23 June 2007

Getting German with it

I've been writing a lot recently on Irish, English and American beers, so I thought it's time I went back to basics: random selections from the shelves of Redmond's. Today, feeling the need for things vaguely lager-ish, my first selection was Hacker-Pschorr Braumeister Pils. My only prior experience of this Bavarian behemoth is their Oktoberfestbier. This one is as smooth as one would expect from a Munich lager but carries an uncharacteristically hefty hoppy bitterness which I found a bit off-putting. I suppose when you're making lager that's as smooth as science will allow, you have to go somewhere with it. Between two stools, this one, I think.

From the same stable, in a wonderful swing-top bottle, comes Sternweisse: a dark weissbier, attempting perhaps to emulate the likes of Schneider Weisse. It lacks the oomph, though: the spice and heat of the mighty Schneider. This one doesn't do enough to keep my attention.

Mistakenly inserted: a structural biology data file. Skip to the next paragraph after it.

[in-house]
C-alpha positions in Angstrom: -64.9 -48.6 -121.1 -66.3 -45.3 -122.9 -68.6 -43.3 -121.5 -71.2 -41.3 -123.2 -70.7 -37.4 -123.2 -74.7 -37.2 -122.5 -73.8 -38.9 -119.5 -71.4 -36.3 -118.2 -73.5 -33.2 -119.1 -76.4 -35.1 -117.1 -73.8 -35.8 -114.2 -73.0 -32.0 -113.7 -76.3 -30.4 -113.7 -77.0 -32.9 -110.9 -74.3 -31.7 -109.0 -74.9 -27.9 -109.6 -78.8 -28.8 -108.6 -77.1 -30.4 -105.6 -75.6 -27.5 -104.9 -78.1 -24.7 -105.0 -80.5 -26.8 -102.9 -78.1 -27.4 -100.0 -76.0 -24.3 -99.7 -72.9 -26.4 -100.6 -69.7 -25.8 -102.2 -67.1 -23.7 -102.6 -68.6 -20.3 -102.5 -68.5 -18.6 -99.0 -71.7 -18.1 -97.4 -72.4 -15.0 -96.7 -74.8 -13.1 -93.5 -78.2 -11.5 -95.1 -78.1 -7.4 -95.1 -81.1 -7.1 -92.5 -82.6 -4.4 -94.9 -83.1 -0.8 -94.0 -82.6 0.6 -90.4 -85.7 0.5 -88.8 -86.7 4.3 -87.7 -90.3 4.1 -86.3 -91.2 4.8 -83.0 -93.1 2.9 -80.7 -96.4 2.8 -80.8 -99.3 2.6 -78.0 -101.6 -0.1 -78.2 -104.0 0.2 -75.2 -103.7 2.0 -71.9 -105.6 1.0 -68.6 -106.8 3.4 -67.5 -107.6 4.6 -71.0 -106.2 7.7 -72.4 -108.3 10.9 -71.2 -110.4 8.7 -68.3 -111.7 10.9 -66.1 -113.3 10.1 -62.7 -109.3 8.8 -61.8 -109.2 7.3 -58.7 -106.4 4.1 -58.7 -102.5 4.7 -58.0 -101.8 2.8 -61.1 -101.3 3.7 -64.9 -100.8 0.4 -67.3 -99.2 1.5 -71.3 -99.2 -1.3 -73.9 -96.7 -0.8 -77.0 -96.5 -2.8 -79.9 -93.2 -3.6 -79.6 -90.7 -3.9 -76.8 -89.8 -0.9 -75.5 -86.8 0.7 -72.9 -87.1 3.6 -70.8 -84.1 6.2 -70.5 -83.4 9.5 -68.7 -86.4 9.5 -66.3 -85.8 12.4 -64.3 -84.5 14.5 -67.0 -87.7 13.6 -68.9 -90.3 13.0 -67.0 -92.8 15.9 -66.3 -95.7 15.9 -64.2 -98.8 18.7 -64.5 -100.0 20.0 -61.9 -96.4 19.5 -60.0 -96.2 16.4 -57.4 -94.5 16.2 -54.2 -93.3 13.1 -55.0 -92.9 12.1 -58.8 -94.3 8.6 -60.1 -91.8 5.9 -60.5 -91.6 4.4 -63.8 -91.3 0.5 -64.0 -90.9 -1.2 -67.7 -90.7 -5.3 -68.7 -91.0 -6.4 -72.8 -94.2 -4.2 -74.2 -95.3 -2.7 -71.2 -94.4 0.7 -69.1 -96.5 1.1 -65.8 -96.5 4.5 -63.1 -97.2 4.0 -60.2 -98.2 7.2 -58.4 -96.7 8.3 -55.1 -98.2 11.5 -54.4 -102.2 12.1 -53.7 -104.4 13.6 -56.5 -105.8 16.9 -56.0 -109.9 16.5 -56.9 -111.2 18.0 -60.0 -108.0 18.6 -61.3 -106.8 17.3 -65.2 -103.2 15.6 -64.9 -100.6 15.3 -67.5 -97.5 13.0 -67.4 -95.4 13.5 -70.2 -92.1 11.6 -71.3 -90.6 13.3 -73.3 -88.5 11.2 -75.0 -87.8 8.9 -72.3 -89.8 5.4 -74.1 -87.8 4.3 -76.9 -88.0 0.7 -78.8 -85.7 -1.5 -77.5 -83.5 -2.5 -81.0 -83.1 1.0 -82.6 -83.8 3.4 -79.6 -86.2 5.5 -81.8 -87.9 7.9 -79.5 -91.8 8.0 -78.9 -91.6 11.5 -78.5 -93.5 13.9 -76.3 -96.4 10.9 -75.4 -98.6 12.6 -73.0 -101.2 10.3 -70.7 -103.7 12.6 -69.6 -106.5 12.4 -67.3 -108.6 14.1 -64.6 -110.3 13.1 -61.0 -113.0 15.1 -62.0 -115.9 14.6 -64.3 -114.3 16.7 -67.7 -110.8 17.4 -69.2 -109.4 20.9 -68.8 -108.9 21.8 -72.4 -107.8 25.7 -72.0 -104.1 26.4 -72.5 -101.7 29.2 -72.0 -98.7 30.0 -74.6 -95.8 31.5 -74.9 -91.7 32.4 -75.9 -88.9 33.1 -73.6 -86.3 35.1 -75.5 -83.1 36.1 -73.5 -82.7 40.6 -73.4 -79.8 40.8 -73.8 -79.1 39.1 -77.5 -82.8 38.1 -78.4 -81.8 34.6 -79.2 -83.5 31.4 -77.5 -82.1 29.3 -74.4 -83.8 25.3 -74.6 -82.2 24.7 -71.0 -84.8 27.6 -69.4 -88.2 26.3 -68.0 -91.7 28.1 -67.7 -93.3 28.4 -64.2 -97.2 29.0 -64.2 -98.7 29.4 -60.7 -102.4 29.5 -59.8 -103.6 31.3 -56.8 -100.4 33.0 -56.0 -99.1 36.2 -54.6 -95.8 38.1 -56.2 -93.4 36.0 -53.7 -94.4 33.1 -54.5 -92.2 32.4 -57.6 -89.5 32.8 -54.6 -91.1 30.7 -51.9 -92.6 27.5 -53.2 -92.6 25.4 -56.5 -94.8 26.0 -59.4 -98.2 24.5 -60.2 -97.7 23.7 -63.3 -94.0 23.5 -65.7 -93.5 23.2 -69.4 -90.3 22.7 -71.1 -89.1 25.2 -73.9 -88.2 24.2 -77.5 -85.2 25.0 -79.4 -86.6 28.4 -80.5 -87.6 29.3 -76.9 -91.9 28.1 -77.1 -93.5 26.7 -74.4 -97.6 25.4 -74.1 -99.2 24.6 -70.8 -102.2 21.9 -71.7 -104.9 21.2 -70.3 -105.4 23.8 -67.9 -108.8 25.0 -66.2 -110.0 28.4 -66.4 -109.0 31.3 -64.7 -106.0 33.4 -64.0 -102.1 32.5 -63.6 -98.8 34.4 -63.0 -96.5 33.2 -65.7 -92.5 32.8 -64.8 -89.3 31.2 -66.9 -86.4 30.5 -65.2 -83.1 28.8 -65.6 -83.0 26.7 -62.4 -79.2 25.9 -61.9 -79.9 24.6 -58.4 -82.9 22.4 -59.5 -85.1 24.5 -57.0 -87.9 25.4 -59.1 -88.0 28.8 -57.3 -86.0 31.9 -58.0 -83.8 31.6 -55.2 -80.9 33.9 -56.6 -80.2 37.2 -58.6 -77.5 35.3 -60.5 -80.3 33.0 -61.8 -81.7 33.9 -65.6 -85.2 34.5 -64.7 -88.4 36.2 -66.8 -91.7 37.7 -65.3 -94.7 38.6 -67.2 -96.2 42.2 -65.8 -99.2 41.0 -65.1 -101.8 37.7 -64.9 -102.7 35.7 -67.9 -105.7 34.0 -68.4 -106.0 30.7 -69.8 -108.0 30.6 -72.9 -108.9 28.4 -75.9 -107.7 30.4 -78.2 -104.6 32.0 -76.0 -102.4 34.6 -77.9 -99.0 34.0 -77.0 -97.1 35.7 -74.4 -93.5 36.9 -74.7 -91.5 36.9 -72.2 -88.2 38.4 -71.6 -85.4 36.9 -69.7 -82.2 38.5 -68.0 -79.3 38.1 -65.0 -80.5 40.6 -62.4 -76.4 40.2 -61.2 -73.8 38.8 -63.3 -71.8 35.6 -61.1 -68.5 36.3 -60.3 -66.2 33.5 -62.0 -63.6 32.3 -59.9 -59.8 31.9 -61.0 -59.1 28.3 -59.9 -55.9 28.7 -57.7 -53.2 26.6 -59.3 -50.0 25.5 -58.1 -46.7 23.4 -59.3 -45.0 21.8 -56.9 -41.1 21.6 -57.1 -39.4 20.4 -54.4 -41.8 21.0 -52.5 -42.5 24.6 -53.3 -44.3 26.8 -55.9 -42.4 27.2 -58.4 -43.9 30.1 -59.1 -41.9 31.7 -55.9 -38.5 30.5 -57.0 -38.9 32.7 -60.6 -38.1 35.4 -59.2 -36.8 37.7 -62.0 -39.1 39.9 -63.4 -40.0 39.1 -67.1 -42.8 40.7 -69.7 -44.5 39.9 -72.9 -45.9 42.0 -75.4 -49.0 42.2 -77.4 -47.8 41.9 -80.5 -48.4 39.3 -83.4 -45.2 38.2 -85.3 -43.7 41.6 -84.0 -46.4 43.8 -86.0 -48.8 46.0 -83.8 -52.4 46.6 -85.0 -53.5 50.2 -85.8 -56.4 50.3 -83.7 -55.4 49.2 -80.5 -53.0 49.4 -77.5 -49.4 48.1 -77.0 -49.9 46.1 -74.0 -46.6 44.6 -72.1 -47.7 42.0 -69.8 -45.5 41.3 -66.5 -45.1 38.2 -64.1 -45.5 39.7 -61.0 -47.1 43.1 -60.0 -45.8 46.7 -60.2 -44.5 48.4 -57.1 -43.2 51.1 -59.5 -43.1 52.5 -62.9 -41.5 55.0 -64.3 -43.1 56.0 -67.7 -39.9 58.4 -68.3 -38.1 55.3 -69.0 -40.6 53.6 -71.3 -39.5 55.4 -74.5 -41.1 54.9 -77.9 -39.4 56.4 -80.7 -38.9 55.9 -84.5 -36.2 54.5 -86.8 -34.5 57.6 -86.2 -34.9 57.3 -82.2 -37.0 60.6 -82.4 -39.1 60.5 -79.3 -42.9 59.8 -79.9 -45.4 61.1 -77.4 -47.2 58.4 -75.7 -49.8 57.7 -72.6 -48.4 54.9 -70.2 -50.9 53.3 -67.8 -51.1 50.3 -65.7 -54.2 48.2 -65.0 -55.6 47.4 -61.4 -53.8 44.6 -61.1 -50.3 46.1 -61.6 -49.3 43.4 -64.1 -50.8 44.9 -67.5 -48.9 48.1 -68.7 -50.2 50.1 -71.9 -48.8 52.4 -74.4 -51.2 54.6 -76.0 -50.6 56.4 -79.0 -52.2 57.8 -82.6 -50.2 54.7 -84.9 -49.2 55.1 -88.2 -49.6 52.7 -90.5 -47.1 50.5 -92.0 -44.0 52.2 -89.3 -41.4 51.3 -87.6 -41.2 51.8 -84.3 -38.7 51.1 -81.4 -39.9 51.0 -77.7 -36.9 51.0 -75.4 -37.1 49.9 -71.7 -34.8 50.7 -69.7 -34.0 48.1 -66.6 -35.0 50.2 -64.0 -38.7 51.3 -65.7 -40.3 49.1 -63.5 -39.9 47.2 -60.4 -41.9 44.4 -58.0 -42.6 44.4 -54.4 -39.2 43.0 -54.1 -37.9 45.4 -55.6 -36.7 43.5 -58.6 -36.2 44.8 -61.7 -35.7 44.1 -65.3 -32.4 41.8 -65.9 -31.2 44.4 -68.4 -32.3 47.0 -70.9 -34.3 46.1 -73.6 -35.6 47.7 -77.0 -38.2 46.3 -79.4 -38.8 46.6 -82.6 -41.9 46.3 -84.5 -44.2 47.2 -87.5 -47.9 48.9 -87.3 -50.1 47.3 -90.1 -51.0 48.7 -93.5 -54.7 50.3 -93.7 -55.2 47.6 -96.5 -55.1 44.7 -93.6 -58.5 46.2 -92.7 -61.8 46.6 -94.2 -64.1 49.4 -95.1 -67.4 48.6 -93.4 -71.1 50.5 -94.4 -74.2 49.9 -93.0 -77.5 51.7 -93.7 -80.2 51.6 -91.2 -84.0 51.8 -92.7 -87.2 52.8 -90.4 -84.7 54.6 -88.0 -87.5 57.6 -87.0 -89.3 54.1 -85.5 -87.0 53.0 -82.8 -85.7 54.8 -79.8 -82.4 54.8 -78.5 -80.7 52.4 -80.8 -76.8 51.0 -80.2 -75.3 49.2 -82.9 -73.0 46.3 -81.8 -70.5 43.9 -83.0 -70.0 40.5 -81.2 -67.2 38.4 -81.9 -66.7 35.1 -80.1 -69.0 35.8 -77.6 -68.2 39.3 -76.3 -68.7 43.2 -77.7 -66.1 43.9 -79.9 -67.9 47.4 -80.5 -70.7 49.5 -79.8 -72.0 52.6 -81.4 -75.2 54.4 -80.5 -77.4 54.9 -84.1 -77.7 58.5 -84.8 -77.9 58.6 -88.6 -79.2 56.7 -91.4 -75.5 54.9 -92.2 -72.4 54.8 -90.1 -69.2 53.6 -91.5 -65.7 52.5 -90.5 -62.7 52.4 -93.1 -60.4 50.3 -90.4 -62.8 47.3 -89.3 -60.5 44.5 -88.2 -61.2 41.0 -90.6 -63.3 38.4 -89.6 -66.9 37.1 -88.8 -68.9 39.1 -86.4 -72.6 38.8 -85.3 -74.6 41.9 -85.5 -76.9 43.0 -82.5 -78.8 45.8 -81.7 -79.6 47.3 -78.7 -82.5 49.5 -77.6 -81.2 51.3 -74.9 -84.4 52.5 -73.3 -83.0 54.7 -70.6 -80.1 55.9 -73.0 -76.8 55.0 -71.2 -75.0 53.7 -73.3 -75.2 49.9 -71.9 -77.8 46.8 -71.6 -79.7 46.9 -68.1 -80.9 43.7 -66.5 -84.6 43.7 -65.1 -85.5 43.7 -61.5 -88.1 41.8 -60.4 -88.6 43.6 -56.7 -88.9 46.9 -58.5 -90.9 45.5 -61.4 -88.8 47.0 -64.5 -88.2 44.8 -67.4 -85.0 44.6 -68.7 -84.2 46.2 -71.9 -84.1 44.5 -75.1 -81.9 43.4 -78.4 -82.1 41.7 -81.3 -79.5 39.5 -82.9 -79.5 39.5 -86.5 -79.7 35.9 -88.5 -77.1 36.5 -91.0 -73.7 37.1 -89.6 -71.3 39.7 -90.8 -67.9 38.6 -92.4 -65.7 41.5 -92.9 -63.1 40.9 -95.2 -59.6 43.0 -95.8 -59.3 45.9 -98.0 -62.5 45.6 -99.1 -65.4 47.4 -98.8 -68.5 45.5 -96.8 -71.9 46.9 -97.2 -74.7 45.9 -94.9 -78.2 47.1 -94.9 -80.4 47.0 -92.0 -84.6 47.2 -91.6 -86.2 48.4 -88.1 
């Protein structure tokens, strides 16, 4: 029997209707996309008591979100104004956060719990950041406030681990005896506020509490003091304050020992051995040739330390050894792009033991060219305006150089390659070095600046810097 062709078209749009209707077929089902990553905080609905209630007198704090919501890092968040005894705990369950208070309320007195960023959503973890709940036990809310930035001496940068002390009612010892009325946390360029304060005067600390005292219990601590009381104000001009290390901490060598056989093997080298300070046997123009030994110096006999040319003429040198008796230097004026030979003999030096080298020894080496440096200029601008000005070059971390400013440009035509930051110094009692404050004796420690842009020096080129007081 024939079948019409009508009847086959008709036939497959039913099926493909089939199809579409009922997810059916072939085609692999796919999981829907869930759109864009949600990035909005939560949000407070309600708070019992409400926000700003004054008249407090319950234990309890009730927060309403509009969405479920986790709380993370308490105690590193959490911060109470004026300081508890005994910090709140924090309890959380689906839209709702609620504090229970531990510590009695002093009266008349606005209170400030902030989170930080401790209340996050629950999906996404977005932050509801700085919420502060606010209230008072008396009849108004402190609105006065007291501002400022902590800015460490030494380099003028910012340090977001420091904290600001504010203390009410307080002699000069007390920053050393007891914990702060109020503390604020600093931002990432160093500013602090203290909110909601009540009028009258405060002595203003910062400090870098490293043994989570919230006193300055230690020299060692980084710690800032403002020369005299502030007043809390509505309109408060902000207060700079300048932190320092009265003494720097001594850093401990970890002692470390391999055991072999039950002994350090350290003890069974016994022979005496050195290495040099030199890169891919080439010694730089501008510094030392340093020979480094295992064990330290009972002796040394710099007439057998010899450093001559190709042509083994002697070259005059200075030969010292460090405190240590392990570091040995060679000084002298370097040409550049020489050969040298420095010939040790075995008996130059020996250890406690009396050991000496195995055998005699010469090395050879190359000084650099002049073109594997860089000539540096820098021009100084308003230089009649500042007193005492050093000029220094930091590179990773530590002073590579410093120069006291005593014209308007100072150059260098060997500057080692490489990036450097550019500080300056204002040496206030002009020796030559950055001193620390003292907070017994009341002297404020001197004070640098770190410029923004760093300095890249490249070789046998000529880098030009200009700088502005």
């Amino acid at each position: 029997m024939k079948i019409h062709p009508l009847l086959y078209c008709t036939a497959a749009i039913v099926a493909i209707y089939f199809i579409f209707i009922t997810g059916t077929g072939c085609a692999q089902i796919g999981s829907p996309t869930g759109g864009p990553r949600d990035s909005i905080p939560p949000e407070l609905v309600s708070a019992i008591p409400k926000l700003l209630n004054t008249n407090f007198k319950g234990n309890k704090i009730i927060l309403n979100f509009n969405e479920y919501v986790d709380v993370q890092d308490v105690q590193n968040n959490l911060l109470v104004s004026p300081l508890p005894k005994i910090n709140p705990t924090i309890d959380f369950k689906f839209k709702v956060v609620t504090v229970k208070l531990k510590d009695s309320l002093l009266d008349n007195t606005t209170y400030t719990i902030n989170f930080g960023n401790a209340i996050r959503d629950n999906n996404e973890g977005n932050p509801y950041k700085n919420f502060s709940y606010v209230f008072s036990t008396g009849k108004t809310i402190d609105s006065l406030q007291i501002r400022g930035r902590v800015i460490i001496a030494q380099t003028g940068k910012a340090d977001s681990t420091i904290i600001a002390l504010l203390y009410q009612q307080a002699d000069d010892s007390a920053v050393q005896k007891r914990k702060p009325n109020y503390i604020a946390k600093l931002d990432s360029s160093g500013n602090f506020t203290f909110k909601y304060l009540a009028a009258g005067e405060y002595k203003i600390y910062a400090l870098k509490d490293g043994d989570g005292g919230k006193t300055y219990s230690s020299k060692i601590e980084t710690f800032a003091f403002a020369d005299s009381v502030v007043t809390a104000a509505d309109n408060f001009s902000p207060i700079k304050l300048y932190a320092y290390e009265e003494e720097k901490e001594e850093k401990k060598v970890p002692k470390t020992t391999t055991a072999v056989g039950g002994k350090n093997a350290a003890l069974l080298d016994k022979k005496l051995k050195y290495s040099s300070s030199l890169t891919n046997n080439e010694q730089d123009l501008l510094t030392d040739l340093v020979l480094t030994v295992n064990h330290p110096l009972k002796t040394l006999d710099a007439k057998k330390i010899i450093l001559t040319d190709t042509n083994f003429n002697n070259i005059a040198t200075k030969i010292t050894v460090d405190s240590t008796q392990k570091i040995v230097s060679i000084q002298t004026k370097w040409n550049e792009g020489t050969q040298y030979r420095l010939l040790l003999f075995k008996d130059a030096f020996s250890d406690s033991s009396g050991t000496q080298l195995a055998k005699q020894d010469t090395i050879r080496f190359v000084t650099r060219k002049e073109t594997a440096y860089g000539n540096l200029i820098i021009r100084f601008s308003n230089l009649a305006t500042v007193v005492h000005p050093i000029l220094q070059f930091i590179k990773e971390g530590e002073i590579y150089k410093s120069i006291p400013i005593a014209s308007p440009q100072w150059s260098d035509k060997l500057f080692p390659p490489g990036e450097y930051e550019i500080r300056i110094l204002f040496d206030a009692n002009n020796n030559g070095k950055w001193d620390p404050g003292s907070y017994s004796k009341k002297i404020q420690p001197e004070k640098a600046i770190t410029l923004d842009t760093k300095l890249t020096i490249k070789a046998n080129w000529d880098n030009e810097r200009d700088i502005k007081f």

Getting darker, we have Erdinger Schneeweisse, a deliciously full-flavoured variation on the standard German weiss. Scheeweisse is only slightly darker in colour than normal Erdinger but drops the fruit in favour of no-nonsense grain. It's Erdinger for men.

Away from Germany, I couldn't resist picking up a bottle of a beer I've been seeing in Redmond's for more years than I care to remember: Poperings Hommel Beer (AKA Poperings Hommel Ale). This hails from the Belgian town of Watou and is a heavily sedimented golden beer. It's not lager and not what I'd call an ale. It's closest in my mind to a spicy witbier, but it's not one of those either. There's a delicate, warming hops flavour and skeins of yeasty sediment floating through it. It tastes rich, heavy and satisfying. I think I'll be coming back to this guy in the winter.

There's no doubting that German beer is great and deserving of its reputation. But it's very much a case of doing a handful of things and doing them well: I'm just glad there are other countries out there doing strange stuff with exotic ingredients. Long live German purity, and let weirdness thrive.


  1. Bailey9:48 am

    Schneeweisse? Sounds interesting. We had Hernnbrau's "Schneewalzer" weissbier in Ingolstadt, which was great. Is this a seasonal substyle, I wonder? Agree with your comment on German beer in general: they don't do enough with their "weird beers". How many yellow lagers do we need?

  2. Yes, it's a "winterbier", apparently. Around the fireside I'd prefer something darker.